I ask myself this question every day.
There was a time when I didn’t think it was important, or I quickly answered ‘yes’ and moved on about my day. But, when I found myself sitting on the couch 15 months ago, crying my eyes out, that’s when I realized I had forgotten to ask myself the question – and truthfully answer.
Is it worth it?
That ‘it’ can be any number of things. Is this sports practice schedule worth it? Are these late dinners every night worth it? Is my dwindling bank account worth it? Are the late hours at the office worth it? Is my yelling worth it? Is my sanity worth it? Is God worth it?
There’s a part of me – and it’s a big part – that wants to stand on the corner with a sign for every parent that reads: ENOUGH IS FREAKING ENOUGH.
Seriously, y’all. Stop with the thousands and thousands of dollars spent on select travel teams, cheerleading competitions, academic meets, college preparatory classes, vacations and time away from your family when you haven’t first asked yourself, and your kid, is this worth it? I mean, really, we have to start asking ourselves what this is all for and for whom we’re doing it. As parents, we desperately want our kids to succeed. Totally normal. There’s nothing wrong with wanting success and planning and striving for it.
But at what cost?
A failed marriage. Bankruptcy. Foreclosure. Medicated kids. Broken communication. Infidelity. Poor health.
When does it end? When do we start saying no and quit bowing to the pressure of society?
Every time I pull up my social media feeds, I see it. I see us all trying so damn hard to push our kids to excellence and then we promptly Facebook, Twitter and Instagram it. But the fallout? It’s significant.
What’s our end game? Do we want happy, well-adjusted, kind, faithful, contributing members of society kind of kids, or are we just looking for the accolades? I know. That’s a hard question to swallow. It’s a hard conversation to have, both with your kids and your spouse. But it needs to be happening.
Let’s put it into perspective and find our balance.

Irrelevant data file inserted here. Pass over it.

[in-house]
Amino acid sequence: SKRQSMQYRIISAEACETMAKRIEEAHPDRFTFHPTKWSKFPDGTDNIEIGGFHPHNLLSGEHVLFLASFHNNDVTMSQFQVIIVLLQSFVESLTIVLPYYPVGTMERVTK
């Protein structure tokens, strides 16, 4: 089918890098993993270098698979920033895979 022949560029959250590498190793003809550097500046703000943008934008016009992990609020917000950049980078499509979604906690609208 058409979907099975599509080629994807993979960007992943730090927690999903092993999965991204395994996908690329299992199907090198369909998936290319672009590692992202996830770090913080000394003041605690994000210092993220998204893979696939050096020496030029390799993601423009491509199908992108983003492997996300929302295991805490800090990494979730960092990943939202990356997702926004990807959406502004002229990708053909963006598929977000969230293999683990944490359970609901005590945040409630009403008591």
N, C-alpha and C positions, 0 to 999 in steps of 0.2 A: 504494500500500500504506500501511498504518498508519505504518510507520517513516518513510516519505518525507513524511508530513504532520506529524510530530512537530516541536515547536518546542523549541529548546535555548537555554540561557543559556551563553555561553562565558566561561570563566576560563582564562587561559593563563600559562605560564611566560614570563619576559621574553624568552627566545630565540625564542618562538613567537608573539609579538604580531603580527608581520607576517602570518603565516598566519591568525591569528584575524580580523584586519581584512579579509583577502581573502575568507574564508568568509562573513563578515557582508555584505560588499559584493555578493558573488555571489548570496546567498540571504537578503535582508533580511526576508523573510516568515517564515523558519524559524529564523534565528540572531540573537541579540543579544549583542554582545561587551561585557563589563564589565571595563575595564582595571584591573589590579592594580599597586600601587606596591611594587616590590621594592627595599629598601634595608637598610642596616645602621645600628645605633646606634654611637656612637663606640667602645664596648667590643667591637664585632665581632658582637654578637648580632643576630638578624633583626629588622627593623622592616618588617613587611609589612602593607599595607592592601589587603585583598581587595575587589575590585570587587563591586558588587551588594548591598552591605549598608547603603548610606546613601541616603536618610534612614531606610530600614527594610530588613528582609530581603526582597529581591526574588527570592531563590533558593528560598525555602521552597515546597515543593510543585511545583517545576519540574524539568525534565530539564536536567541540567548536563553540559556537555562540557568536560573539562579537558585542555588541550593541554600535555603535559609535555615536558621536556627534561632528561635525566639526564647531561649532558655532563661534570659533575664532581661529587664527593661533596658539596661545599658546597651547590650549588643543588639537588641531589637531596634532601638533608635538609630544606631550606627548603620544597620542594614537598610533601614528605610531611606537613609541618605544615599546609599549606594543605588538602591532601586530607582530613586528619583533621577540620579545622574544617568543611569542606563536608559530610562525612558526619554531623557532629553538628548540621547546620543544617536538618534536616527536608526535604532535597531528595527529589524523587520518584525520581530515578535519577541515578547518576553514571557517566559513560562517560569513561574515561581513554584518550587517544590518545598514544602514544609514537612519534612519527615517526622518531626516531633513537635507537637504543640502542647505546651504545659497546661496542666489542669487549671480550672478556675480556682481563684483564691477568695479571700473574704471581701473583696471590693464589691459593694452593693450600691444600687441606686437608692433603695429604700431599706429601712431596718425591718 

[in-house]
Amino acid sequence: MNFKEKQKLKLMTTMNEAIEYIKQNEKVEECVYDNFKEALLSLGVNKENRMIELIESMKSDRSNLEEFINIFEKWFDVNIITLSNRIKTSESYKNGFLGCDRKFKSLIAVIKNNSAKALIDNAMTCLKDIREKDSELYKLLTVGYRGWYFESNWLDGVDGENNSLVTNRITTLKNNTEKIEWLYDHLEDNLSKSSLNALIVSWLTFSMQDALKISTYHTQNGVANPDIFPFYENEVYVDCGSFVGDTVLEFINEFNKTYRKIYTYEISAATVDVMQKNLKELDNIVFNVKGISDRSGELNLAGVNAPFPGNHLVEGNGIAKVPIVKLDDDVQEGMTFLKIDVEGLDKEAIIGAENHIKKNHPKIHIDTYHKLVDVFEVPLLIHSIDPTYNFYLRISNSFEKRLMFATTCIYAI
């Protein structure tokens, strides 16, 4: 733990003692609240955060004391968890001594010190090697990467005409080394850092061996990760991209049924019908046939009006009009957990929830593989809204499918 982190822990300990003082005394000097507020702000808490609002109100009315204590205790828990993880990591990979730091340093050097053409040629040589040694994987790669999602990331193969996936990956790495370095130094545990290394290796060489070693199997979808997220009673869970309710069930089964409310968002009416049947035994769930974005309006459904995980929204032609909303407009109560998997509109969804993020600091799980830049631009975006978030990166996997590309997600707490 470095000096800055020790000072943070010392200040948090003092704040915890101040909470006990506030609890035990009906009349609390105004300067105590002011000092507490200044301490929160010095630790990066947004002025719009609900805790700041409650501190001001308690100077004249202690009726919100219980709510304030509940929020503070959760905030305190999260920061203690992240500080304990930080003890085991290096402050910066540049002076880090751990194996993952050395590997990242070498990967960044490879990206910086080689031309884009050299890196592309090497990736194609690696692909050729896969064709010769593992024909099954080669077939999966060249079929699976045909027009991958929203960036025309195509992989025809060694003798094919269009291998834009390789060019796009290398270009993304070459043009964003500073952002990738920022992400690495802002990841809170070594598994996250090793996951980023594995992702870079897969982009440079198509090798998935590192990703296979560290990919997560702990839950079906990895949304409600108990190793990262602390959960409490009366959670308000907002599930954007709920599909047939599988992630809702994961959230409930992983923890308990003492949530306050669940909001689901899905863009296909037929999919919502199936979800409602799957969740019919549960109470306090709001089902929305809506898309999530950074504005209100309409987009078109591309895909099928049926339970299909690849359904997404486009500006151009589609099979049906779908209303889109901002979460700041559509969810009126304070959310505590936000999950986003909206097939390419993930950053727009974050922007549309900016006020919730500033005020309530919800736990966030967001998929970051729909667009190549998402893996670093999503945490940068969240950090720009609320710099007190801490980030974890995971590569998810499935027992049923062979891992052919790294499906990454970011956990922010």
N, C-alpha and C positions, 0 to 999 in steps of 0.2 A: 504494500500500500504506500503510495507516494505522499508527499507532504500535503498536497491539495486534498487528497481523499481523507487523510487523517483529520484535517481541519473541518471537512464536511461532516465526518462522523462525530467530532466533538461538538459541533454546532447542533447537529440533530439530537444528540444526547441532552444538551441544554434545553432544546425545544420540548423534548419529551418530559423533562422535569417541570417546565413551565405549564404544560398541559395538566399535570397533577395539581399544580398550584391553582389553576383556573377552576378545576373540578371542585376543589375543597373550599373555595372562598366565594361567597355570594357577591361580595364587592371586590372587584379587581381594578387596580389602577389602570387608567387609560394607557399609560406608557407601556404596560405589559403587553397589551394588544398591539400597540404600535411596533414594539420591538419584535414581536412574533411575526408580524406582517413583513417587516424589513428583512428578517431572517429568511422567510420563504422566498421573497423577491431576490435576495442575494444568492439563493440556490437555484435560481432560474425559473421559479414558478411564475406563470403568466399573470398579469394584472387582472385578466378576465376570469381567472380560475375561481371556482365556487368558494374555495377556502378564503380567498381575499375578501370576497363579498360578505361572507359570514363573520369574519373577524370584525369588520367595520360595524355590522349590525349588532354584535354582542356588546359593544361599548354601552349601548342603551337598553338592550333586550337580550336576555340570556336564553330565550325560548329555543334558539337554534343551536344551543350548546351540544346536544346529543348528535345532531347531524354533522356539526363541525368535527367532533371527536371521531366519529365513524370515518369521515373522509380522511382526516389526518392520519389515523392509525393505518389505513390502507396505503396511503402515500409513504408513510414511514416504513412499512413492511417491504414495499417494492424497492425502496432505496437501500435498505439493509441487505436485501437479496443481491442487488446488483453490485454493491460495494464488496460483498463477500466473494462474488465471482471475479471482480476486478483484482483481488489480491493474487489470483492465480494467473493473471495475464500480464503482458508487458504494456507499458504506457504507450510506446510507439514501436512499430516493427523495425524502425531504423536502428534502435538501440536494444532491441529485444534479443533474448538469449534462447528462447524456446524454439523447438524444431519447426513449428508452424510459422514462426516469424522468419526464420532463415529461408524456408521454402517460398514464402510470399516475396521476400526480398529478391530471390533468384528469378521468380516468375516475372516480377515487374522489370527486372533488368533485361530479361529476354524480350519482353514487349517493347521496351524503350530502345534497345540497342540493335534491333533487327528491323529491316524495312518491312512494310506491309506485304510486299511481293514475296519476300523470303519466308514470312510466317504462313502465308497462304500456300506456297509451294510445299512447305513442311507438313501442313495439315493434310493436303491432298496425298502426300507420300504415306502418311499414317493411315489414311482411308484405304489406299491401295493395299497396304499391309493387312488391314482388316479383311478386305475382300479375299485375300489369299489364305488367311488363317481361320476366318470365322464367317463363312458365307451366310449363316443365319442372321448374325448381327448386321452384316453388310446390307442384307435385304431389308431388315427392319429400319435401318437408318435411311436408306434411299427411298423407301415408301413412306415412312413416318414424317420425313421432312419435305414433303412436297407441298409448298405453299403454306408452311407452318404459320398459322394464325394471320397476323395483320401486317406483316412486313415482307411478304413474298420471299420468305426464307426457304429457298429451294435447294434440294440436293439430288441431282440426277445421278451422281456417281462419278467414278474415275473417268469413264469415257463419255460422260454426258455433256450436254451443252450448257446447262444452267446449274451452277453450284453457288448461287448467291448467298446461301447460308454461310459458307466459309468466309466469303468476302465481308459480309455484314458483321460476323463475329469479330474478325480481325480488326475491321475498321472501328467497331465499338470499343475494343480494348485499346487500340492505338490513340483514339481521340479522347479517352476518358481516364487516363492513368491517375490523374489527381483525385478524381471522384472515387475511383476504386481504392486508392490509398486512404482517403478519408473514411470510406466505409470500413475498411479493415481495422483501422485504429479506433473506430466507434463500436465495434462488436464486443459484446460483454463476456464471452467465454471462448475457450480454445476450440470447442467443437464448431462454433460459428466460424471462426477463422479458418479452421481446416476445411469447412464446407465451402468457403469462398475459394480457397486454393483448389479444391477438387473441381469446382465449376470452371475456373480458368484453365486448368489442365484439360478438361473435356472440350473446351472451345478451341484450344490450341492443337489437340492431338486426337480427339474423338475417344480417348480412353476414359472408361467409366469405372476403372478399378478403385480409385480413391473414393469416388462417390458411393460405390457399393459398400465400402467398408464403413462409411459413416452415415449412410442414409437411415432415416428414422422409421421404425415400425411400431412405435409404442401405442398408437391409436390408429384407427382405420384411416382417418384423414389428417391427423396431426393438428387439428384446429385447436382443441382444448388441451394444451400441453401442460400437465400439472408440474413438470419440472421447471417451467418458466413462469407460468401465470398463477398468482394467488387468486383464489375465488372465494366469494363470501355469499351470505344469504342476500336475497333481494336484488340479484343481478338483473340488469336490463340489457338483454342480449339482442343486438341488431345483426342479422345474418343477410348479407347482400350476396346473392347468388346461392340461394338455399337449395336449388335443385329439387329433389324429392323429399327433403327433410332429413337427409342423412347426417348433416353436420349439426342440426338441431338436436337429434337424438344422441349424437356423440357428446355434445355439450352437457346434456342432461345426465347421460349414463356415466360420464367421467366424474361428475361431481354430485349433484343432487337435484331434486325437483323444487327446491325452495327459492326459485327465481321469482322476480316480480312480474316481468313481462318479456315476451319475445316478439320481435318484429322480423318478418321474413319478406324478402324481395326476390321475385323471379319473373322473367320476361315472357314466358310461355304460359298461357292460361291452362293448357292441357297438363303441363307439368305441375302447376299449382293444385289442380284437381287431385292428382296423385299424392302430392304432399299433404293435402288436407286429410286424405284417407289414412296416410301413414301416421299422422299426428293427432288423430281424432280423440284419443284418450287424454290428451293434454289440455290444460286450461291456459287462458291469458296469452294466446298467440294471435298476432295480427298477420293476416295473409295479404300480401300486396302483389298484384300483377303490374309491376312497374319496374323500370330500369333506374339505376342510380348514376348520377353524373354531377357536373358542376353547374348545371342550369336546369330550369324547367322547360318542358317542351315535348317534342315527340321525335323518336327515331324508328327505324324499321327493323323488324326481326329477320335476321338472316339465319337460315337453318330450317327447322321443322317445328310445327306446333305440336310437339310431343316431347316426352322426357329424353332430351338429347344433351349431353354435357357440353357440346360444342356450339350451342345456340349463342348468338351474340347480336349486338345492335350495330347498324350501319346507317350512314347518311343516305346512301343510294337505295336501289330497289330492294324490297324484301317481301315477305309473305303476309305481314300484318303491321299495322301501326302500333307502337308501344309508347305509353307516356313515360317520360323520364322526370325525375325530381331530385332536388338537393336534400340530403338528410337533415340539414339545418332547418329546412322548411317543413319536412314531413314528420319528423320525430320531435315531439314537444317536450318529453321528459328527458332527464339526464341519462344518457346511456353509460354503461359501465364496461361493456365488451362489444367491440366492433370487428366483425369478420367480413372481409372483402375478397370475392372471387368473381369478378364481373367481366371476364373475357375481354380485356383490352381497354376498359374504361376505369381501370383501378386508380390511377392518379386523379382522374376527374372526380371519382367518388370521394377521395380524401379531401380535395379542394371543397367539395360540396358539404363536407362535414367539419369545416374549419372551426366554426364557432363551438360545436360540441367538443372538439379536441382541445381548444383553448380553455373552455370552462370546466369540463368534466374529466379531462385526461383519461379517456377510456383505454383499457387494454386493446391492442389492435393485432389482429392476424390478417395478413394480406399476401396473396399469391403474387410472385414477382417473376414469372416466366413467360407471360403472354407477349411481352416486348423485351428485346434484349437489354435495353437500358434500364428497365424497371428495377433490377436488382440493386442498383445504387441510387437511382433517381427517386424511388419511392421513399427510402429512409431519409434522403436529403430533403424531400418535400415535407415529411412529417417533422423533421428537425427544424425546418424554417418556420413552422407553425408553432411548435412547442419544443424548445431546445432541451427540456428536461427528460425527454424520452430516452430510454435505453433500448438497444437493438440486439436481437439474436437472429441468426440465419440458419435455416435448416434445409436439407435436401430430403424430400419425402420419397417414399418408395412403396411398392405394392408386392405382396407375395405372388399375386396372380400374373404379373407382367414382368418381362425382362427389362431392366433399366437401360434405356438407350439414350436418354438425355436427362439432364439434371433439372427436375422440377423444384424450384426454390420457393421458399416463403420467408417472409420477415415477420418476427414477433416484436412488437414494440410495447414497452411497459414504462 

Do your kids excel in athletics? Awesome. Help them find their groove, select a team that builds them up, both physically and mentally. Maybe it’s the select team, maybe it’s the neighborhood sports organization or maybe it’s your own backyard.
Perhaps your daughter is gifted academically. Hooray! Seek out meets and competitions where she can exercise her brain. They might take her to New York! or China!, or it might take her to the local school where she starts a tutoring program.
It could be that music is your child’s gig. Play it again, Sam. Find that music teacher who gets her students collegiate scholarships, or maybe your son just finds the nearest piano and plays in the church band.
After you do all that, you might even discover that your son or daughter’s interests have changed. Heck, maybe you’ve changed. It’s okay to switch gears and find a new passion. I’m giving you permission to change course and not feel guilty about it.
Bottom line? We’ve forgotten how to be satisfied. We keep searching for success, worrying that we’re missing out on THE THING when really, simply enjoying the activity, with the people we love IS the thing. The next time your child comes to you, with registration papers for an activity in hand, ask yourself if it’s worth it. If it is, go forth with tempered expectations and a prayerful heart. I have no doubt you’ll find joy. And if it’s not? Don’t be afraid to say no. Those no’s are hard to say and sometimes the tears will come. But in ten years, you’ll look back and say, it was worth it.
The life we’re living – with its joy and peace and contentment – is worth it.